If the transmission line is built it will double available transmission capacity in the region which in turn will drive more wind development under the government’s program and continue the industrial creep that irreversibly changes the landscape. Based on the anticipated growth trajectory more transmission with all the associated impacts would then likely be needed within 10 years.

Chapel Rock-to-Pincher Creek Transmission Development

Posted March 29, 2018

AltaLink Community Workshops:
April 10 & 11, 2018
Heritage Inn, Pincher Creek
6:30 - 9:30 p.m.

To attend a workshop in person, please register online by April 2, 2018.

If you are unable to attend in person, you can participate through an online workshop available April 12 until April 30 at

Public input wanted on Livingstone-Porcupine Hills

Posted March 29, 2018

Albertans are invited to provide their feedback on the draft Livingstone-Porcupine Hills Land Footprint and Recreation Management plans.

Land Use Planning initiative for the Porcupine Hills and Livingstone Range areas

December 20, 2017

Two months have passed since our last update on progress towards sound land use planning for the Porcupine Hills and Livingstone areas.  I hope you are wintering well.

Representatives of the Porcupine Hills Coalition and Livingstone Landowners Group met with planners from Alberta Environment and Parks in early December (meeting notes attached).  We encouraged them to stay the course on the Land Footprint Management Plan (LFMP) and the Recreation Management Plan (RMP) for the Porcupine Hills and Livingstone, including release of the plans for public consultation as soon as possible.

We were assured that government is staying the course although setting a definitive timeline is complicated by all the other pressures on the Minister and Cabinet.  Expectations are that a Public Land Use Zone (PLUZ) will be designated early in 2018 (January – February) accompanied by release of the LFMP and RMP for public consultation.  PLUZ designation is fundamental to implementing and enforcing the LFMP and RMP.

We have also been assured that there are no substantive changes to the LFMP since early 2017 when it was first ready for public consultation.  It represents a 75% reduction in linear footprint on the landscape.  The RMP continues to be consistent with direction provided by the Southwest Alberta Recreation Advisory Group (SARAG) when last reviewed by them in fall 2017.  The RMP will be released with the understanding that additional work is underway towards a final plan that will include a well-defined network of trails that will provide for a variety of high quality recreational experiences.  A Winter-Use Map will accompany the PLUZ initially, with a Summer-Use Map released following the public consultation.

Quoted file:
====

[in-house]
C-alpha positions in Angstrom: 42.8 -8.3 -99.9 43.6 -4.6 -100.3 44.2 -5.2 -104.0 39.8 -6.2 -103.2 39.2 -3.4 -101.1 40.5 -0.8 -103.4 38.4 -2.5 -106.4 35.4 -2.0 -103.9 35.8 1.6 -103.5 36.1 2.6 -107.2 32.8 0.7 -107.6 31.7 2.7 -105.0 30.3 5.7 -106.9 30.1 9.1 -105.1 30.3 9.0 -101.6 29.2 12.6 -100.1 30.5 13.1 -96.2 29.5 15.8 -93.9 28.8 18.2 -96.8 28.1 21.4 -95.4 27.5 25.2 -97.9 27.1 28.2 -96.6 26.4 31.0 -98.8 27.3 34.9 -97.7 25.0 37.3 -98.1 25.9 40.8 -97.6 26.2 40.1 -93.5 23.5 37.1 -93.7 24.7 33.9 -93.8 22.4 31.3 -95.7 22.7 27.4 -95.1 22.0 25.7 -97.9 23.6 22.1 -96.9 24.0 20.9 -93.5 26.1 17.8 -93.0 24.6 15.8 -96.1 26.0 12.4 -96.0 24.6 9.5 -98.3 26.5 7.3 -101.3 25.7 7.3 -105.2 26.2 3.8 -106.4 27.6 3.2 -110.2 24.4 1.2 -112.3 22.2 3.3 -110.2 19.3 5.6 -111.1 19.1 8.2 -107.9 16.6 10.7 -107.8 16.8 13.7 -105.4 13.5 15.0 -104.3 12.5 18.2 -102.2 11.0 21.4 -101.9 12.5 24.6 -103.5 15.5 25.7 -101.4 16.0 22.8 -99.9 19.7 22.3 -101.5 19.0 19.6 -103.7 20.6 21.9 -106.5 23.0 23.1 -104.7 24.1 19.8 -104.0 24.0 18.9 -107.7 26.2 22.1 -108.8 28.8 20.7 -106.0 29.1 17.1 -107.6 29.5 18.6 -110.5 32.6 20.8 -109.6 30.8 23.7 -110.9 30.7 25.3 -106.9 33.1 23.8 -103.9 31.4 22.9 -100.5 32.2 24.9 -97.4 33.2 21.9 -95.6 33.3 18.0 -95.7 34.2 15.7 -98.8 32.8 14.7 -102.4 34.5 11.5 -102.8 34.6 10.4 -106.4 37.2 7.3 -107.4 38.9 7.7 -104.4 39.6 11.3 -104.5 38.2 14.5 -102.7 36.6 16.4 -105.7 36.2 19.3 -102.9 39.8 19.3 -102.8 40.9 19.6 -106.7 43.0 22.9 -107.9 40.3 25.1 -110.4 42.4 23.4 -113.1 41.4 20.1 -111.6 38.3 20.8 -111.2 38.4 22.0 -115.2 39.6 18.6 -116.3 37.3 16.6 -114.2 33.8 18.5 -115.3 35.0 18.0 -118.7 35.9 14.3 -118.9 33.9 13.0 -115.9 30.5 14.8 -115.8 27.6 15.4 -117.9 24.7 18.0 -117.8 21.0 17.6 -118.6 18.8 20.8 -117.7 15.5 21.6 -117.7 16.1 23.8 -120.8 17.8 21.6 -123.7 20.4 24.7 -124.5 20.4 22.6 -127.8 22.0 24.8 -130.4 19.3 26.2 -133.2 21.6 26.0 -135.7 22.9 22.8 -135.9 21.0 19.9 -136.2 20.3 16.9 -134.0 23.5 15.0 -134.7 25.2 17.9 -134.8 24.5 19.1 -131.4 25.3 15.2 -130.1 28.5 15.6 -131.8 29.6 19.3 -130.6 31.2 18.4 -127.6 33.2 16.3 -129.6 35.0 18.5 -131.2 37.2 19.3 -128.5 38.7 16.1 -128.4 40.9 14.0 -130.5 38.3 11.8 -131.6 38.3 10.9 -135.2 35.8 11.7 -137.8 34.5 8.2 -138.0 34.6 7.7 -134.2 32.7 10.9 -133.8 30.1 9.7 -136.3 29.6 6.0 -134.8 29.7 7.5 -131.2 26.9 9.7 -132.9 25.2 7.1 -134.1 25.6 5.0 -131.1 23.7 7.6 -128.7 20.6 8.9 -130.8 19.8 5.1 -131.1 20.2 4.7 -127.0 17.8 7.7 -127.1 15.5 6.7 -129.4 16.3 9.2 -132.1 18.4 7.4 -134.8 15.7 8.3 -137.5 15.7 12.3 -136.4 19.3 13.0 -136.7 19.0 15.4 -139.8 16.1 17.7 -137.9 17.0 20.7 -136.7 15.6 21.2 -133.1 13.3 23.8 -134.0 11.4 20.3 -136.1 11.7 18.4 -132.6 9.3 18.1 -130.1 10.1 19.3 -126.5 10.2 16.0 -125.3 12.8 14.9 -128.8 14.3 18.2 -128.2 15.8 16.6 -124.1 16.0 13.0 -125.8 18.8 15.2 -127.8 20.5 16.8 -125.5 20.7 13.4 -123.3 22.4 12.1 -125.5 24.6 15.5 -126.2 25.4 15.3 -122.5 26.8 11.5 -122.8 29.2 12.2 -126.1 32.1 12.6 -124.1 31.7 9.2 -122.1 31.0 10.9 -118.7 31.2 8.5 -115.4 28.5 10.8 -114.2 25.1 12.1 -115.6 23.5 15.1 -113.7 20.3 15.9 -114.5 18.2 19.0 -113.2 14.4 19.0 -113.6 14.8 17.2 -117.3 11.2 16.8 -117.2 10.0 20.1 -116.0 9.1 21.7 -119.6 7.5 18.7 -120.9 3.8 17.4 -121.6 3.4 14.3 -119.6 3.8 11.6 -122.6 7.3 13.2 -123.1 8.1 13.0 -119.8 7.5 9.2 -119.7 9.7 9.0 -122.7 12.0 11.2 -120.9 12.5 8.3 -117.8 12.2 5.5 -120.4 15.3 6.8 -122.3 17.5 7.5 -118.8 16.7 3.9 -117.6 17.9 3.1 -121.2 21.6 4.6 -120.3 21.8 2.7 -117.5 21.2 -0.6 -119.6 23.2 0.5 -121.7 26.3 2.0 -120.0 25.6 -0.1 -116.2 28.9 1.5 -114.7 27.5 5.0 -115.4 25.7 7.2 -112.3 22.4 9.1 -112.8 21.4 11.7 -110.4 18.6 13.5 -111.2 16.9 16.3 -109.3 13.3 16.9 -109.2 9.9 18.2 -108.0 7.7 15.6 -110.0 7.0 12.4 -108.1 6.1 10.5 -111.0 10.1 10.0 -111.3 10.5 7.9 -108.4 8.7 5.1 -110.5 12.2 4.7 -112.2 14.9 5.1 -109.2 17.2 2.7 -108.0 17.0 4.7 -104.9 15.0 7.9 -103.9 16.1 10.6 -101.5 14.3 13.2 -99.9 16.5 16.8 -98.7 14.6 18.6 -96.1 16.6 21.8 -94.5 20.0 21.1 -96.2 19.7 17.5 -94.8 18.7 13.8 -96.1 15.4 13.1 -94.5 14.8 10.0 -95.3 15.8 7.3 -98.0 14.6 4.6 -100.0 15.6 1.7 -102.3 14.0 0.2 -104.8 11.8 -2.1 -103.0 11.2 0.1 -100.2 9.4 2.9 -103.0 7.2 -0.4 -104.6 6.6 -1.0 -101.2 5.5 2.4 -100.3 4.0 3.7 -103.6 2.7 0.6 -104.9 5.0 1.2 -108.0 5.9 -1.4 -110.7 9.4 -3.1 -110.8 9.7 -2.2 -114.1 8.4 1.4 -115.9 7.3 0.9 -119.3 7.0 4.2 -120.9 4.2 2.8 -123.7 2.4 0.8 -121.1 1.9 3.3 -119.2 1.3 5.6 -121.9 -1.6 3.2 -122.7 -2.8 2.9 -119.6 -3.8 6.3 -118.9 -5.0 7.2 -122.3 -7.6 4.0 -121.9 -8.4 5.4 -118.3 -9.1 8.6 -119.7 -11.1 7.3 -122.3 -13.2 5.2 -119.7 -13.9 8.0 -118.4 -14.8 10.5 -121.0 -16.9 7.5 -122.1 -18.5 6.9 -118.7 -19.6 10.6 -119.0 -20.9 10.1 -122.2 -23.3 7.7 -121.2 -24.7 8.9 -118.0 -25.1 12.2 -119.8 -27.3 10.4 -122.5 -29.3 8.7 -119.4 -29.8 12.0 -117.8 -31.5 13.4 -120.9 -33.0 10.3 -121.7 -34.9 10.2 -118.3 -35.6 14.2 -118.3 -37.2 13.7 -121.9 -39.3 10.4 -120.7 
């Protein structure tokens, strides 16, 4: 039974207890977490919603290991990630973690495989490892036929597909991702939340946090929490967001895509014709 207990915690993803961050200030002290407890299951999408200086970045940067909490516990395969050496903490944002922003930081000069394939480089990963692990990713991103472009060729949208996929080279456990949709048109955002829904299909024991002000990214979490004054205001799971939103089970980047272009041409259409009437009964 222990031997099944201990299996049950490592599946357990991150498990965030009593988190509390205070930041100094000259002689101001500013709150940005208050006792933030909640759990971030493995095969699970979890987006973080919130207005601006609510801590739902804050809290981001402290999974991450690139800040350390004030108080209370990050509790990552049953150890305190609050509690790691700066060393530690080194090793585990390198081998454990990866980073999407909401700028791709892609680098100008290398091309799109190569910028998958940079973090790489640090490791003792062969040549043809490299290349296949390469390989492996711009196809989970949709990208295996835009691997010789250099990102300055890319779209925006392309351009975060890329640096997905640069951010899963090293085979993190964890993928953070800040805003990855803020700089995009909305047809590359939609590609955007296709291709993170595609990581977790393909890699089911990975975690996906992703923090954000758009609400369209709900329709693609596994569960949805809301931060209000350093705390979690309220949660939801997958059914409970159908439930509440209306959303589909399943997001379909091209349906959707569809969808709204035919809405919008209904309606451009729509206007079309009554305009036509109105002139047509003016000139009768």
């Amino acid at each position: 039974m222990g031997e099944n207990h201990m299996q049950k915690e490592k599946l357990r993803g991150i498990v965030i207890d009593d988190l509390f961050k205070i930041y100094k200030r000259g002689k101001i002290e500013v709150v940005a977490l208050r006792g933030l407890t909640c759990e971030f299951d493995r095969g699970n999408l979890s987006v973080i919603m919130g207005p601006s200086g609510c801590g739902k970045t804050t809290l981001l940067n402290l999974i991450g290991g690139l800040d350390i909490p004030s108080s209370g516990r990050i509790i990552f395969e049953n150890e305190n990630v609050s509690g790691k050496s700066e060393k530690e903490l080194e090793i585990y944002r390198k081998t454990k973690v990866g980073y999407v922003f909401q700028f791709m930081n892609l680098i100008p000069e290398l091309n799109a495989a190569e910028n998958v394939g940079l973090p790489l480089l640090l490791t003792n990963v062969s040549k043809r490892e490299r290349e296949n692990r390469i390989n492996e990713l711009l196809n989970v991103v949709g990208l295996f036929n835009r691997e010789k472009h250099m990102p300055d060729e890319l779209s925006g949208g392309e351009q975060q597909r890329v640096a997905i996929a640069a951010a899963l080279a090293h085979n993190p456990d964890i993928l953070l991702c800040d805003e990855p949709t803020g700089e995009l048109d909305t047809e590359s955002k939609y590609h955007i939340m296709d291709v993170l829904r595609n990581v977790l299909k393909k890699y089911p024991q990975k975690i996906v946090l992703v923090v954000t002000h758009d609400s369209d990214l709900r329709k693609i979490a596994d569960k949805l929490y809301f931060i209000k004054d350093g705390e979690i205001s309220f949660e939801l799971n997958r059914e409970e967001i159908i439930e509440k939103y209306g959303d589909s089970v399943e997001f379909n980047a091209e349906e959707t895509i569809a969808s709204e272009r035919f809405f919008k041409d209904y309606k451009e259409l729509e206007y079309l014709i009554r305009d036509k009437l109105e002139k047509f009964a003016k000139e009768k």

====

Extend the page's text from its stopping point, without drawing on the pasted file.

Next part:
Also in early December, the Alberta Government  released its review of scientific evidence for ecological responses of soil, vegetation, hydrology and wildlife to land use and human activities in the Castle region.  Many of the findings support the direction of land use planning in the Porcupine Hills and Livingstone.  The report is available at this link  The authors conclude:

Evidence suggests that limiting or reducing land use and human activities in the region is expected to decrease vegetation disturbance, lower rates of invasive species infiltration and expansion, improve the condition of headwater streams, increase the viability of westslope cutthroat trout and bull trout populations, and reduce the risk of grizzly bear mortality. Projected changes in hydro-climatic regimes in the region as the result of climate change will also influence some of these biological and ecological responses.”